The National Board for Respiratory Care (NBRC) offers professional certification applications that you can submit after receiving your degree in respiratory therapy. The Certified Respiratory Therapist (CRT) and Registered Respiratory Therapist (RRT) credentials are the two most widely held certifications in the field. Your concentration may determine whether you need to pursue a more specialized certification. Here is more information about the certification procedure.  

Request a License

Alaska is not among the 49 states where practicing respiratory therapy requires a license. The CRT or RRT are the two primary certifications for respiratory therapists. Possession of either one is a prerequisite for licensure in every state that regulates respiratory therapy. States may have different additional licensing requirements, so find out more by contacting the health board in your state.  

Salary and Jobs for Respiratory Therapists

Salary and Jobs for Respiratory Therapists

As a respiratory therapist, your pay will vary based on your position, employer, level of education as well as experience. As of May 2022, the U.S. Bureau of Labor Statistics (BLS) states that the median yearly salary for respiratory therapists was $70,540.  

There ought to be a lot of available jobs in this industry. According to BLS projections, employment of respiratory therapists is expected to grow by 13% between 2022 and 2032, which is significantly faster than average. Salary thus becomes a very crucial part of the discourse when asking “how to become a respiratory therapist.” 

How Long Does It Take to Become a Respiratory Therapist?

How Long Does It Take to Become a Respiratory Therapist?

A common question among students considering respiratory therapy careers is how long it takes to become a respiratory therapist. For professionals pursuing an associate’s degree, becoming a respiratory therapist in the US requires at least two years of training. But the time it takes you to become a respiratory therapist is up to you! If you’re pursuing a bachelor’s degree, then it could take up to four years to become a respiratory therapist. 

The learning process does not end there.

Respiratory therapists can continue their education to become more specialized in areas such as management even after they receive their accreditation. Furthermore, advanced degrees in respiratory therapy provide excellent learning opportunities in addition to professional advancement.

The knowledge underlying respiratory care is always changing. This is much like many other subfields in healthcare. Obtaining more education is one way to stay “up to date” on the latest developments.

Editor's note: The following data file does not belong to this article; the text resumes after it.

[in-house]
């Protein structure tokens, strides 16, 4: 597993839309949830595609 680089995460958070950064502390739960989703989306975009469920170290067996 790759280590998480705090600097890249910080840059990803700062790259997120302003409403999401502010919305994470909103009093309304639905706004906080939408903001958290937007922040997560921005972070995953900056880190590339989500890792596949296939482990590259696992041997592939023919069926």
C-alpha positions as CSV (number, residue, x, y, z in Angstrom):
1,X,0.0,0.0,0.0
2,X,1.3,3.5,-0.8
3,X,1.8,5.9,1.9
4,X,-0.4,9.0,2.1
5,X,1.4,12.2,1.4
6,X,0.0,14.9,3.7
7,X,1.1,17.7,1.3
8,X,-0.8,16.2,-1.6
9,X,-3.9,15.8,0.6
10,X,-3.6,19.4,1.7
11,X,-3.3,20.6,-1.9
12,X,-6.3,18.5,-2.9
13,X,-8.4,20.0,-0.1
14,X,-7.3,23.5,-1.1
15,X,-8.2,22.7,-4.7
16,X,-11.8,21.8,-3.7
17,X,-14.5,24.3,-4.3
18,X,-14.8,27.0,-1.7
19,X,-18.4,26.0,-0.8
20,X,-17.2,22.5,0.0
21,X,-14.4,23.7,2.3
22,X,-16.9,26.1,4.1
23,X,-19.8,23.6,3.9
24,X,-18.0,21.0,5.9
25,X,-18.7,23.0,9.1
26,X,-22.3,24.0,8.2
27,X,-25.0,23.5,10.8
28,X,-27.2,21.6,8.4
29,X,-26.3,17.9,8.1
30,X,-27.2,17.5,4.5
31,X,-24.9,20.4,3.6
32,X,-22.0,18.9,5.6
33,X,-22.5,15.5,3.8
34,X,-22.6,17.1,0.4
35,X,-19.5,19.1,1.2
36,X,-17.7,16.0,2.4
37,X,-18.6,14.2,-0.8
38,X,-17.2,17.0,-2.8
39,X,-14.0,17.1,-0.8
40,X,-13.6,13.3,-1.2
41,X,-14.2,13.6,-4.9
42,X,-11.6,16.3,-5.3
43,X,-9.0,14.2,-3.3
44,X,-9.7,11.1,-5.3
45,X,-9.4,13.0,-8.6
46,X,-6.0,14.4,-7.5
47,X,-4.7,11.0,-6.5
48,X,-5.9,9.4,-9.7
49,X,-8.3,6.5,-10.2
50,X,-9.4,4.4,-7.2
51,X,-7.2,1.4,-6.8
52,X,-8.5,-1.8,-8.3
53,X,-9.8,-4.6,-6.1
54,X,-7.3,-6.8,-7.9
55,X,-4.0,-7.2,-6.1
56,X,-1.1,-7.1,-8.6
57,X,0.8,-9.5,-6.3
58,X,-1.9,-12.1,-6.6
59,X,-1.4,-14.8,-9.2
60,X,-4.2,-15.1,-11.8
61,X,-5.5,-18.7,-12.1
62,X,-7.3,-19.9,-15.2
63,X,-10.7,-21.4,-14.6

Is Nursing Easier Than Respiratory Therapy?

Is Nursing Easier Than Respiratory Therapy?

Comparing a respiratory therapist to a nurse is like comparing apples to oranges in many aspects.   

However, some contend that respiratory therapy may not be as difficult as nursing. In addition to supporting the patient’s entire body, nurses offer general education. In the meantime, respiratory therapists focus exclusively on the heart and lungs. Consequently, the autonomy that comes with being a respiratory therapist may not be present in nursing.  

Despite their differences, respiratory therapists and nurses face similar difficulties in their line of work. Whether they are helping those on life support or tending to patients with breathing difficulties, they are on the front lines of patient care.   

 In addition to the potential for infectious diseases and occasionally demanding work schedules, a career in respiratory therapy can be both fulfilling and taxing.  

Wrapping Up

Those who want to work on the front lines of patient care as well as change the healthcare system should consider a career as a respiratory therapist.  

The path to becoming a respiratory therapist can be challenging. It will require an associate’s or bachelor’s degree in addition to NBRC-recognized certification. Respiratory therapy is not for the faint of heart, especially when combined with the occasionally long hours and stress of the job.   

But aside from the bright prospects for employment and the attractive pay, it’s tremendously fulfilling to know that your skill and attention can save a patient’s life.  

If you have thoughts to share or questions to ask about how to become a respiratory therapist, please leave a comment below. We would love to hear from you! If you want more career options, click here. 

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Sarmind is a Writer and an aspiring Editor who has experience in various short and long-form niches. Her academic pursuits intensely mold her industry background in content creation. She holds a Master's degree in Literature, and when not writing for professional purposes, she can be found re-reading old classics of Jane Austen and the Brontë sisters. She is super fond of cats and enjoys hours of doom-scrolling through memes on social media while cuddled up with a cup of desi chai. She likes to think she is an intellectual badass (colloquial: nerdy bore), and now all she needs is a sewing kit to complete the look!